‘Publishing is extremely competitive.’ ‘Getting into the industry is tough and can take some time.’ ‘Don’t give up, the right job is just around the corner.’ We hear these phrases all the time. And they are true. Publishers receive hundreds of applications, especially for entry-level roles. Even with HR teams helping and support hiring managers through the process, those numbers are very high. But let’s say you made it through. You receive an email saying they’d like to interview you. You get excited, start thinking about how you are going to present yourself, what questions are you going to ask them, what you’re going to wear… Then you realise that it’s a digital interview. Not a Skype interview, just a digital one. PRH has started this process a while ago. I did two of these interviews and both times, despite being pretty horrified by my performance, I managed to get through to the next stage. So I thought I’d share a little more about these different types of interviews in case is helpful to someone.
How does a digital interview work?
The main difference between a digital interview and a Skype interview is that there won’t be anyone on the other side of the camera. It will be all done through software, I used one called HireVue. You will receive a link and once you access it, you’ll have the chance to run a couple of trial questions. Please always do that. It will give you a chance to warm up and to check that your camera, microphone and background/lighting all work well. You can take the digital interview in your own time and wherever you like (just make sure you have a strong internet connection and no background noise if at all possible). The ones I’ve done didn’t last more than 30 minutes, but bear in mind that once you go ahead and start you won’t be able to pause. You will see a screen with your face (which you can cover if you prefer) and a question will pop up. You will have 30 sec to read the question and once these are up, you will have 3 minutes to answer. Although you don’t have to take the whole 3 minutes, I would recommend you to try and stick to that time to make sure you answer the question as comprehensively as possible, as you would in a face to face interview. Once all the questions are answered, a recording of your interview will be sent to the hiring manager.
How do you prepare for a digital interview?
In the same way you would for a telephone or a face-to-face interview. It’s very important to not skip this step. I have shared some interview tips here, but one thing I would add is to try and practice talking to a camera. If you are not confident talking to a camera, give it a go before even using the practice questions on HireVue. I remember having to think about my posture and keeping my hands from flying around too much (I’m Italian after all…). It was also useful to make sure my voice was clear and that I was able to look straight into the camera to give the interviewer the idea that I was talking directly to them. When I did this, I immediately realised that the fact I was concentrating on all the above meant I was really tense and looked very serious. So I tried to relax a bit and added that to my list of things to remember. It’s uncomfortable but please rest assured that the people watching this know that and appreciate all your efforts.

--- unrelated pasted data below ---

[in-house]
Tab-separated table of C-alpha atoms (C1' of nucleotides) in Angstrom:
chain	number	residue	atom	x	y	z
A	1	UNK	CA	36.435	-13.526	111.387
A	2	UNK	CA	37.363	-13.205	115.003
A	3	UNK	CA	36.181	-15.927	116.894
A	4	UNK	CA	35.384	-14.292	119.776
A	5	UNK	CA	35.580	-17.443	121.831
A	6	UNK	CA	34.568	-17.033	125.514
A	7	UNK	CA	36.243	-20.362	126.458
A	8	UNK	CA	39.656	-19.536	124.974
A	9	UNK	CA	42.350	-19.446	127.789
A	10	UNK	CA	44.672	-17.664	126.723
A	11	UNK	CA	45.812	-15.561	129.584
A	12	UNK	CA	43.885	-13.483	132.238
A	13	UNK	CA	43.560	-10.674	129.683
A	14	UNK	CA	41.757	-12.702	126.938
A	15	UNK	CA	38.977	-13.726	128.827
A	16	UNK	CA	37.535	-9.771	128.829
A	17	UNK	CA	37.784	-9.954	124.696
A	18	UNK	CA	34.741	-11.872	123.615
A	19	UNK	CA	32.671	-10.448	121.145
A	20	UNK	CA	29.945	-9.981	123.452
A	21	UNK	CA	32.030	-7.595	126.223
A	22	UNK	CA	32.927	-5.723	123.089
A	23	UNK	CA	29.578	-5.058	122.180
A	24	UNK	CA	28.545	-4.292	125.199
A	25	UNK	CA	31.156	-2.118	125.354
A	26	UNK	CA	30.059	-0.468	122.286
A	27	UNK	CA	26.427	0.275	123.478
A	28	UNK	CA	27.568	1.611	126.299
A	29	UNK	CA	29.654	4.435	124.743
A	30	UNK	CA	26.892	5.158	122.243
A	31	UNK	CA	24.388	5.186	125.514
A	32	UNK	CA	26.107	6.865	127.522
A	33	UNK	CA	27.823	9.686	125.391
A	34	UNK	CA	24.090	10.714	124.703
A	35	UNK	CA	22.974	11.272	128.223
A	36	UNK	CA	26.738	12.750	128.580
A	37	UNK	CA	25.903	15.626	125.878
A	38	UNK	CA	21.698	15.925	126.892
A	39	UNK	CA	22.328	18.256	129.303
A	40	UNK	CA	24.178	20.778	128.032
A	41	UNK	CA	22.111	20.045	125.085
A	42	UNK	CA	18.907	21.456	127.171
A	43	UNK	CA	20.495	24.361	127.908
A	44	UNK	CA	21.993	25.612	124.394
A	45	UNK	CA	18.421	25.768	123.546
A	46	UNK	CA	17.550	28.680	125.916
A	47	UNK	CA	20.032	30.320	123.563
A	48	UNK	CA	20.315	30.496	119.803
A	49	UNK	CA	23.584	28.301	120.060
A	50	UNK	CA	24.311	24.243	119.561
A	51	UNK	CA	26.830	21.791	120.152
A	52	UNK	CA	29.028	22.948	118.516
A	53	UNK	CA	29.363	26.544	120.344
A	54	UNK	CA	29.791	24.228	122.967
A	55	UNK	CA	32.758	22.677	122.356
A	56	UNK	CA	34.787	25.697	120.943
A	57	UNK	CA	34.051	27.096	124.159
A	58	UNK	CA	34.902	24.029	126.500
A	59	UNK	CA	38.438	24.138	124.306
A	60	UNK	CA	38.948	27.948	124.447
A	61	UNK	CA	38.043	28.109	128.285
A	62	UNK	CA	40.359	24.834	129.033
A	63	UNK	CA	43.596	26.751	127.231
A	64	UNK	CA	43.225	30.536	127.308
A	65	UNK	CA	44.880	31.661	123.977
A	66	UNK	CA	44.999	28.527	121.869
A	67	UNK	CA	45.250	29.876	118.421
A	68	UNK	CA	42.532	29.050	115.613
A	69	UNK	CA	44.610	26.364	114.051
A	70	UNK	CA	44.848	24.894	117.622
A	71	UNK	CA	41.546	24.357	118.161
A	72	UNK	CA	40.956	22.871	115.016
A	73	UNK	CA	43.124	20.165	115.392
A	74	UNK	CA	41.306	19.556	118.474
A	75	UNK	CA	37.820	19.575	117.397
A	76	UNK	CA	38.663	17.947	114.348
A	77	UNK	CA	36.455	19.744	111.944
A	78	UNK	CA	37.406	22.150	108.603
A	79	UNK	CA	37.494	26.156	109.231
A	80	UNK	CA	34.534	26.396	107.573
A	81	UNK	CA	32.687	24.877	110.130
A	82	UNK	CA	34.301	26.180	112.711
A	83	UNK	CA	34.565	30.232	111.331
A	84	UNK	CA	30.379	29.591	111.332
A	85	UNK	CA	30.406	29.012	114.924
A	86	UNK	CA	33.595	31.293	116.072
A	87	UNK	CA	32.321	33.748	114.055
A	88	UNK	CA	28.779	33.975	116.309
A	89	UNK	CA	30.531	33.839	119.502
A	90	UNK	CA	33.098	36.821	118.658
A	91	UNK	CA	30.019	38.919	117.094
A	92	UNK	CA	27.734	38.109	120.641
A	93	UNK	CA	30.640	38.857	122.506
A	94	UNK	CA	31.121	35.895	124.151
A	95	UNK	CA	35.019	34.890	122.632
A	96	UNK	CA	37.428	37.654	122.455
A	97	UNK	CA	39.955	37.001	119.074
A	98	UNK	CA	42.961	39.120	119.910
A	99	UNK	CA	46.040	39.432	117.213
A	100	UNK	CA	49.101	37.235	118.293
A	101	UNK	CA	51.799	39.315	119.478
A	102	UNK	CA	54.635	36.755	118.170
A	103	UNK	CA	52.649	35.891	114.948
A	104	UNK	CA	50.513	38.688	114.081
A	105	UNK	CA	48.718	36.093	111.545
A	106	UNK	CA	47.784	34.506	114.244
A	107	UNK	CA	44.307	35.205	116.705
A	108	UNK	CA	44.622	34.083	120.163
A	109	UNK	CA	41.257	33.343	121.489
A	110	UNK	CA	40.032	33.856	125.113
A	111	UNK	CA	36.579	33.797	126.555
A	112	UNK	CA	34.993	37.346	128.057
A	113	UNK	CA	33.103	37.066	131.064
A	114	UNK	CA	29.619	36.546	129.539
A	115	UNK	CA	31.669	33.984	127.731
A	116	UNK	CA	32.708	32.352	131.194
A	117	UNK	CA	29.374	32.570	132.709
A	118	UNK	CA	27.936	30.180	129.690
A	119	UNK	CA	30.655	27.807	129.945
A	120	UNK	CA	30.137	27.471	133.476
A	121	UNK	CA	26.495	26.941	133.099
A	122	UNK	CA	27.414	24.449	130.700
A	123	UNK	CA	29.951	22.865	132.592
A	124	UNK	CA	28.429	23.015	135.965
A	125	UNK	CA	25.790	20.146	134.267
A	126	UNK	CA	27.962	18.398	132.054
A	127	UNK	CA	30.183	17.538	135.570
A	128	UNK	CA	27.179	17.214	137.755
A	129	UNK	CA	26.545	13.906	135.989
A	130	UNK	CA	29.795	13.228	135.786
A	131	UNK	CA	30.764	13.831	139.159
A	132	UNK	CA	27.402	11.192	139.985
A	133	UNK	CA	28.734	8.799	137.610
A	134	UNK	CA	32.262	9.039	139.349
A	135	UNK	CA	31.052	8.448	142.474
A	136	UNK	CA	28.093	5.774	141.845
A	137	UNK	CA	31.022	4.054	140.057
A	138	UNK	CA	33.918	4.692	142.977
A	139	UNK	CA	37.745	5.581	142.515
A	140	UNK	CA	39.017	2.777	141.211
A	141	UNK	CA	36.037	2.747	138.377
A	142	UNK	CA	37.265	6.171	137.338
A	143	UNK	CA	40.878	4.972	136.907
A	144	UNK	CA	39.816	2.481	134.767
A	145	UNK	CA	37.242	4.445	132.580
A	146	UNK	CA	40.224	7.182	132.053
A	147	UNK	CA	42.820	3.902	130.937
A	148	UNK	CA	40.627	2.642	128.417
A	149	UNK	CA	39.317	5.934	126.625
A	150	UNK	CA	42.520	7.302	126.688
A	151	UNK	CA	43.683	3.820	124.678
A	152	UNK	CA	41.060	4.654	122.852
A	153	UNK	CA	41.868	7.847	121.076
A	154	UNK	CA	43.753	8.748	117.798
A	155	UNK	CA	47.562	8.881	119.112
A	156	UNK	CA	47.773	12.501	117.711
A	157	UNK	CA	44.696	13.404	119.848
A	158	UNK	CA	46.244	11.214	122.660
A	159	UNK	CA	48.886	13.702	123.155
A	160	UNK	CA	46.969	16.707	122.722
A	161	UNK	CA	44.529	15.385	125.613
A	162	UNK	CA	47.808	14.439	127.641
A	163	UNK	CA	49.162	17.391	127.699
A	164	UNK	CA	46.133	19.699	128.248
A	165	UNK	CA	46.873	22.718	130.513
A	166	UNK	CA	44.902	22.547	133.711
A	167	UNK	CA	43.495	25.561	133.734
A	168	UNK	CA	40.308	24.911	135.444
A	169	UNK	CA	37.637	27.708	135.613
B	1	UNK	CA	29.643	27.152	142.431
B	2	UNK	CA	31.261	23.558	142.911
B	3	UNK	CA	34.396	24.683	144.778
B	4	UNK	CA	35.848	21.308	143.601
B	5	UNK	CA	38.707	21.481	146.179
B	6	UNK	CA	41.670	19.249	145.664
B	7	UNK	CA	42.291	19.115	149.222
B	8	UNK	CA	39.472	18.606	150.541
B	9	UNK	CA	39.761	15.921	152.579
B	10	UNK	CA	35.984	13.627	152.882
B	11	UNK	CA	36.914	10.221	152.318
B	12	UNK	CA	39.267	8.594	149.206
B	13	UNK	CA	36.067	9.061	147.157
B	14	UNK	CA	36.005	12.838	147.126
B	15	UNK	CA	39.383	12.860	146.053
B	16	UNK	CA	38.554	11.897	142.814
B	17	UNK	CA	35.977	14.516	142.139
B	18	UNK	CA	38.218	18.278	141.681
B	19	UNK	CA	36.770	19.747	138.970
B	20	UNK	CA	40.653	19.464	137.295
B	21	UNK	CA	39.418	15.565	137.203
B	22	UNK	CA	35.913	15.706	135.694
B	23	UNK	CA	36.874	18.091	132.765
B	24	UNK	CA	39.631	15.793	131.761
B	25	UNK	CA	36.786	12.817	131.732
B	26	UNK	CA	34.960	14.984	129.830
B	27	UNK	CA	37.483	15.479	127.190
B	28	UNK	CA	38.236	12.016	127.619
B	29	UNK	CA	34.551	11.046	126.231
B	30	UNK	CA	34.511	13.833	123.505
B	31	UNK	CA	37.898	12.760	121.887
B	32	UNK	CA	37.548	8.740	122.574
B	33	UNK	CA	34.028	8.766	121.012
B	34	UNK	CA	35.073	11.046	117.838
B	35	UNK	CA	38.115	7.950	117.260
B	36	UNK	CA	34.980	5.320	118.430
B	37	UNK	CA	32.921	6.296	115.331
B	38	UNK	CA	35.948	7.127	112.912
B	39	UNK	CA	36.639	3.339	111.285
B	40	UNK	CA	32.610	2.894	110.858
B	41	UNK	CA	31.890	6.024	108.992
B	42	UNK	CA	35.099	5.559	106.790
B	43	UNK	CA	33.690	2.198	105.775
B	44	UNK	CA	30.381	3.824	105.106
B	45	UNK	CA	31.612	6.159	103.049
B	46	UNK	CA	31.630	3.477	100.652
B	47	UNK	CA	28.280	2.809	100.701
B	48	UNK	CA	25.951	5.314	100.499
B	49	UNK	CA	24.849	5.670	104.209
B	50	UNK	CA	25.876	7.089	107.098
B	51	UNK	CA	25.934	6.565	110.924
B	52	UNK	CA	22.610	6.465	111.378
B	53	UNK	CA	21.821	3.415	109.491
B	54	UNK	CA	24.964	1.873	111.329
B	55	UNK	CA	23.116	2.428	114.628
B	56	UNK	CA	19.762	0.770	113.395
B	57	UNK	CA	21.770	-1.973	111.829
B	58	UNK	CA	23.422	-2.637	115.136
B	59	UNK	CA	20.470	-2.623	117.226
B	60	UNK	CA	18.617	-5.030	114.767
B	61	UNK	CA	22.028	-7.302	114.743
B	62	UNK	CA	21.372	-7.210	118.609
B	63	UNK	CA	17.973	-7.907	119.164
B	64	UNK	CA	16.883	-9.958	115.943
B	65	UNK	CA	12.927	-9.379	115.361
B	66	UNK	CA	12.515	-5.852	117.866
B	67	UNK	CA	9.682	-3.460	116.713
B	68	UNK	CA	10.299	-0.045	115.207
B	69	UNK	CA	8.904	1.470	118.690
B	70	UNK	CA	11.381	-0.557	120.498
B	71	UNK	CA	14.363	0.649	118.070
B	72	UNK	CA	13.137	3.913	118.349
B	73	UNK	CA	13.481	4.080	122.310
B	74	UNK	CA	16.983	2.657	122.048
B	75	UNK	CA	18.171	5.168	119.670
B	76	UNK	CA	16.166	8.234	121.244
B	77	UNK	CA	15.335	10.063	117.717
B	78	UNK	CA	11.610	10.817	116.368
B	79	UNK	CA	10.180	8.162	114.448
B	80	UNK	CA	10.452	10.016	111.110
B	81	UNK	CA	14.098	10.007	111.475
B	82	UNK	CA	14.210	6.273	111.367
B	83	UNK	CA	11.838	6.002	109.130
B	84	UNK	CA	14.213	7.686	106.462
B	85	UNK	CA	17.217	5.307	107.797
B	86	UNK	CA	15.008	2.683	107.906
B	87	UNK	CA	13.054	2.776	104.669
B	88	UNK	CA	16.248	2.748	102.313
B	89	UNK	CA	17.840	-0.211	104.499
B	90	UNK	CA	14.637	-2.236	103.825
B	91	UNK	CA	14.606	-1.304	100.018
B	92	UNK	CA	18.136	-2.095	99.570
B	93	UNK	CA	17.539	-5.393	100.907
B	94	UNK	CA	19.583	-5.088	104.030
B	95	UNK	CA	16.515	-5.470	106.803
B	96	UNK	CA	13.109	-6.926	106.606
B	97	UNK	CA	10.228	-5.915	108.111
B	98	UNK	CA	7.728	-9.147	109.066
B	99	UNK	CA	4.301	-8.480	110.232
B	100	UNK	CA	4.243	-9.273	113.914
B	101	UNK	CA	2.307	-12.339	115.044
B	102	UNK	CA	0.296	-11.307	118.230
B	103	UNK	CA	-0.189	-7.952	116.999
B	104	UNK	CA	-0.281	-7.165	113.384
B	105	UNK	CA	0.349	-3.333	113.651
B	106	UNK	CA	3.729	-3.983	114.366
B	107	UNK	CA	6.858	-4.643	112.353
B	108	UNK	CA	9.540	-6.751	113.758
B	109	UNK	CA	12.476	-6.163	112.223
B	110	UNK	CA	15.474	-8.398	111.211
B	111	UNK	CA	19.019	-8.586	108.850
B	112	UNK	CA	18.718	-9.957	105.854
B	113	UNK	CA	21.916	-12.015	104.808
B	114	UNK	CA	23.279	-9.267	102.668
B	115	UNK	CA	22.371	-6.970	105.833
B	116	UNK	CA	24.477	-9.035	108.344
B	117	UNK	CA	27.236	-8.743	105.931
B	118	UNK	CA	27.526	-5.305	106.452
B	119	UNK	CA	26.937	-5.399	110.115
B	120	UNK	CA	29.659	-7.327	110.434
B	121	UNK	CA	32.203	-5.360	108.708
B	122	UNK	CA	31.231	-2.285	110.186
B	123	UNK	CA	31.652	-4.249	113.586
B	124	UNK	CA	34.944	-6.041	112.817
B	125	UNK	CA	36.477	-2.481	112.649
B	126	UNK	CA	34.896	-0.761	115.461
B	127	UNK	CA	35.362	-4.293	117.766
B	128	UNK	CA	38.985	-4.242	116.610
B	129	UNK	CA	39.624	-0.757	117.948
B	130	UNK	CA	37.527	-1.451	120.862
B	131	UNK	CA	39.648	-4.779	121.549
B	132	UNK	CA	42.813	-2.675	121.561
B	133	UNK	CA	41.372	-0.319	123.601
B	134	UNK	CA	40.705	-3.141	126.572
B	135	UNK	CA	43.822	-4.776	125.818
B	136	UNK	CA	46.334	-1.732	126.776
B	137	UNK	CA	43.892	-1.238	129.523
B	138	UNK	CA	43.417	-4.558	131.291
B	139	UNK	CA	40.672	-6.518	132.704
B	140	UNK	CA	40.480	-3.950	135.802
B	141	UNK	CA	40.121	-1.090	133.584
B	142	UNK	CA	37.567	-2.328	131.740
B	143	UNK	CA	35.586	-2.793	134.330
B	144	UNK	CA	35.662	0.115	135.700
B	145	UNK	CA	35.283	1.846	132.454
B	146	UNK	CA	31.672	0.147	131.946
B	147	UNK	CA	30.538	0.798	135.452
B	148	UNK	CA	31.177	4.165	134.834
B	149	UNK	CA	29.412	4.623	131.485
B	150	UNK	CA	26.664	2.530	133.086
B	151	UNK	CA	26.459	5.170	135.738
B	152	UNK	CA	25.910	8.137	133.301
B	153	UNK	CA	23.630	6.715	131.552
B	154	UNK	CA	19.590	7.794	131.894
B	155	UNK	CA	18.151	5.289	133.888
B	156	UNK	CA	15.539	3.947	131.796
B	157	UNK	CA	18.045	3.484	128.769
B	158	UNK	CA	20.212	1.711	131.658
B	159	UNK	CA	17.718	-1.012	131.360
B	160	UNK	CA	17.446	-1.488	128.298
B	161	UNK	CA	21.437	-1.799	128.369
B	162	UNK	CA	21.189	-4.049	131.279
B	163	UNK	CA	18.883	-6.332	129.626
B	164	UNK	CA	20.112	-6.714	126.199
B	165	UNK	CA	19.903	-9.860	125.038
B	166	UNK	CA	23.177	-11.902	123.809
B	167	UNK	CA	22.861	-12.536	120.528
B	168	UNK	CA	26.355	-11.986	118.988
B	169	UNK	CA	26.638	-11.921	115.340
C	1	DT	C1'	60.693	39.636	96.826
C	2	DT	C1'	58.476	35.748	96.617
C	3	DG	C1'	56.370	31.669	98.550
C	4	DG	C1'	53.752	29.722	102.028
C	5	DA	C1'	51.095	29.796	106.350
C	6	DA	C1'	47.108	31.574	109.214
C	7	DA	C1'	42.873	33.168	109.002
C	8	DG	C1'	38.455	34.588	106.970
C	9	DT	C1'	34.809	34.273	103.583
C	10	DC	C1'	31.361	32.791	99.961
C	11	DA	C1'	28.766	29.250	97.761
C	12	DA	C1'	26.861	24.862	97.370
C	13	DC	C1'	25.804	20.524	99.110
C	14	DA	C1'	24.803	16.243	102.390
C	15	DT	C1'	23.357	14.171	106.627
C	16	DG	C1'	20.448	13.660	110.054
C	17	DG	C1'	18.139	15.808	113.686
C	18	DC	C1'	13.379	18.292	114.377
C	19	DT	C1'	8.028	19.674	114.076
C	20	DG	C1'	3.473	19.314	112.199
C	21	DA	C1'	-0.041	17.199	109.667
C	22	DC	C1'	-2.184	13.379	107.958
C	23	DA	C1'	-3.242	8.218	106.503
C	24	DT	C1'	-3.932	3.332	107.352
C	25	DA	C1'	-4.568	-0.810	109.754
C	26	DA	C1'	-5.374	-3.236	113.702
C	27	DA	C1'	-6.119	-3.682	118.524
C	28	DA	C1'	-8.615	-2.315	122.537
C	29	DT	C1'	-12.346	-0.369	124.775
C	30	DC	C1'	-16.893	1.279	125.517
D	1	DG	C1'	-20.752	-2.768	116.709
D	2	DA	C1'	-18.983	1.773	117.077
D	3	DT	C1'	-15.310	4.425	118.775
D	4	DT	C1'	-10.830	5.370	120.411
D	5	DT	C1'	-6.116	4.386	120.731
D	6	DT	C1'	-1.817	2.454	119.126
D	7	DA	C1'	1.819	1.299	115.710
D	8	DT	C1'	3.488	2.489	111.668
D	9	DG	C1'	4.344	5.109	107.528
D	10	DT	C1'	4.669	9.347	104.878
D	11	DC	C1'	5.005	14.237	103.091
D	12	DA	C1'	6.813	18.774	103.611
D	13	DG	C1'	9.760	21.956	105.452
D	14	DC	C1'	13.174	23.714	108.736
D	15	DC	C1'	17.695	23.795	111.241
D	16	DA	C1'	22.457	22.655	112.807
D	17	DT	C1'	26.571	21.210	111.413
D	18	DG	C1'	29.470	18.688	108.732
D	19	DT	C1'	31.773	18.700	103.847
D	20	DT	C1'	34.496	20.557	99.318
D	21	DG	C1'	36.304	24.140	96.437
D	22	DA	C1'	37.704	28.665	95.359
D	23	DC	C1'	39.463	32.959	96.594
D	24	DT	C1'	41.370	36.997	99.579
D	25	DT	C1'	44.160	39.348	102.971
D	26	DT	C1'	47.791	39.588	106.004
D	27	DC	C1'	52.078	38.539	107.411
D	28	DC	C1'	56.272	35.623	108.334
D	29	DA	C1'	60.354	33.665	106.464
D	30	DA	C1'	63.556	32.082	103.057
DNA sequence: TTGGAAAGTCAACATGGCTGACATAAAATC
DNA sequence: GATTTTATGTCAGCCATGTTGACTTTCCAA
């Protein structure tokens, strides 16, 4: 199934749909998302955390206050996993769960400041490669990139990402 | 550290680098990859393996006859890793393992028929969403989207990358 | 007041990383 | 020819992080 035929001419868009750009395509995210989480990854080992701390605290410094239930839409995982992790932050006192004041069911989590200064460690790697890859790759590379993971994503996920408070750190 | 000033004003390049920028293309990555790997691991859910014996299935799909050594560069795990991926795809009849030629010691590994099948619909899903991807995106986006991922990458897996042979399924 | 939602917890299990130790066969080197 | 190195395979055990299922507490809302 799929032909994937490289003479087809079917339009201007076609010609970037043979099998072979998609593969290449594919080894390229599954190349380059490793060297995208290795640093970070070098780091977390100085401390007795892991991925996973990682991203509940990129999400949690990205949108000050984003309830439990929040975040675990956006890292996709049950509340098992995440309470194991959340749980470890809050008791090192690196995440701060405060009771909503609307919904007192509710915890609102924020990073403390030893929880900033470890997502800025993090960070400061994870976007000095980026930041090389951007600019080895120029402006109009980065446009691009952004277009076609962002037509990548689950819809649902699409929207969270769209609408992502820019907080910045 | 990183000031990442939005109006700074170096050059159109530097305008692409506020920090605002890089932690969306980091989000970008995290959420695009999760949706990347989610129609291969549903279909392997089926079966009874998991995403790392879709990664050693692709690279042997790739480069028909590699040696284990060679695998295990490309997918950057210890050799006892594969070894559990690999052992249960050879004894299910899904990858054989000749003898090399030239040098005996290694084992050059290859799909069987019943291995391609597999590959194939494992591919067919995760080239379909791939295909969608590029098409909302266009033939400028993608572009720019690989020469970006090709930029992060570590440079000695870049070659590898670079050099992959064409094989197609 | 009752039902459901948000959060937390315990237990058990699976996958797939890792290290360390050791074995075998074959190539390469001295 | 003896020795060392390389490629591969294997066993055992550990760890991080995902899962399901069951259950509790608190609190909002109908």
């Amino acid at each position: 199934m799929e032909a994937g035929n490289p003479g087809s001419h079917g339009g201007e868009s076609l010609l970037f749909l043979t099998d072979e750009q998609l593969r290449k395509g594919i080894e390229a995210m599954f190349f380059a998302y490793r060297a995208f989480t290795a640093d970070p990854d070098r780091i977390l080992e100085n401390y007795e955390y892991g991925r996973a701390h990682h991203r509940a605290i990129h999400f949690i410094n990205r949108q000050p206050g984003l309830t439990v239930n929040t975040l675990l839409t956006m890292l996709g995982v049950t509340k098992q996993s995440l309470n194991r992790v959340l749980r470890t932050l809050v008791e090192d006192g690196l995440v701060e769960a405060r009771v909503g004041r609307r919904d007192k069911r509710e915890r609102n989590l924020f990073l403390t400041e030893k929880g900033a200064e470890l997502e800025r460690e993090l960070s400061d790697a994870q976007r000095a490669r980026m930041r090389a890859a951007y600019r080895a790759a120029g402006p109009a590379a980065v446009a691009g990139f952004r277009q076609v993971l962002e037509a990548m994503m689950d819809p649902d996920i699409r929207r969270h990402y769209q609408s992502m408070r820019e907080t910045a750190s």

What type of questions can you expect?
The quick answer is any type. However, to help you prepare, think about any questions directly related to the job you are applying for. For examples, some of the questions I had in my digital interview for my entry-level role at PRH a few years ago were: ‘Tell us a little bit about your prior relevant experience’, there was a question around excel functions and one that threw me completely which was ‘What is your favourite PRH book?’. Looking at it now, it was clear that the hiring manager was trying to test my knowledge and understanding of the role with the first one and my essential skills with the second one, whereas the last was about understanding my knowledge of the list (I was told afterwards that many candidates mistakenly mentioned other publishers’ books – please don’t do that!). The questions for my current job were a mixture of competency-based questions and behavioural ones. I think they wanted to test my knowledge but also to understand my work ethic and approach.
What if you panic?
I’ve been there. In the last question mentioned above, I did. My mind went blank. In the 30 sec that I had to think about my answer, I even tried to reach for my phone to google a title, but the time is not enough so don’t even bother. I knew I need to say something, this was actually my last interview before my flight home to Italy (for good, as I didn’ have any savings left). It was my last shot and the stakes were pretty high. So I said something. The first title that came up in my head that was for sure a PRH title. Had I read it? Nope. Was it in my TBR? Nope. But was I going to look like a scared goldfish and blew my chance to get into the biggest trade publisher in the world? You guessed it: no! Now, the role I was applying for was to become an international sales operations assistant across the whole list, which made it easier to pick a random title. It wasn’t in editorial, marketing nor publicity within a specific division. So I guess I’ve managed to get away with it, but my point is, try to say something. What is the worse that can happen after all?
I hope this is helpful, but if anyone has any questions on this or interviews in general, do let me know.
Good luck and remember – you’ve got this!!!
*This article was written before lockdown in the UK*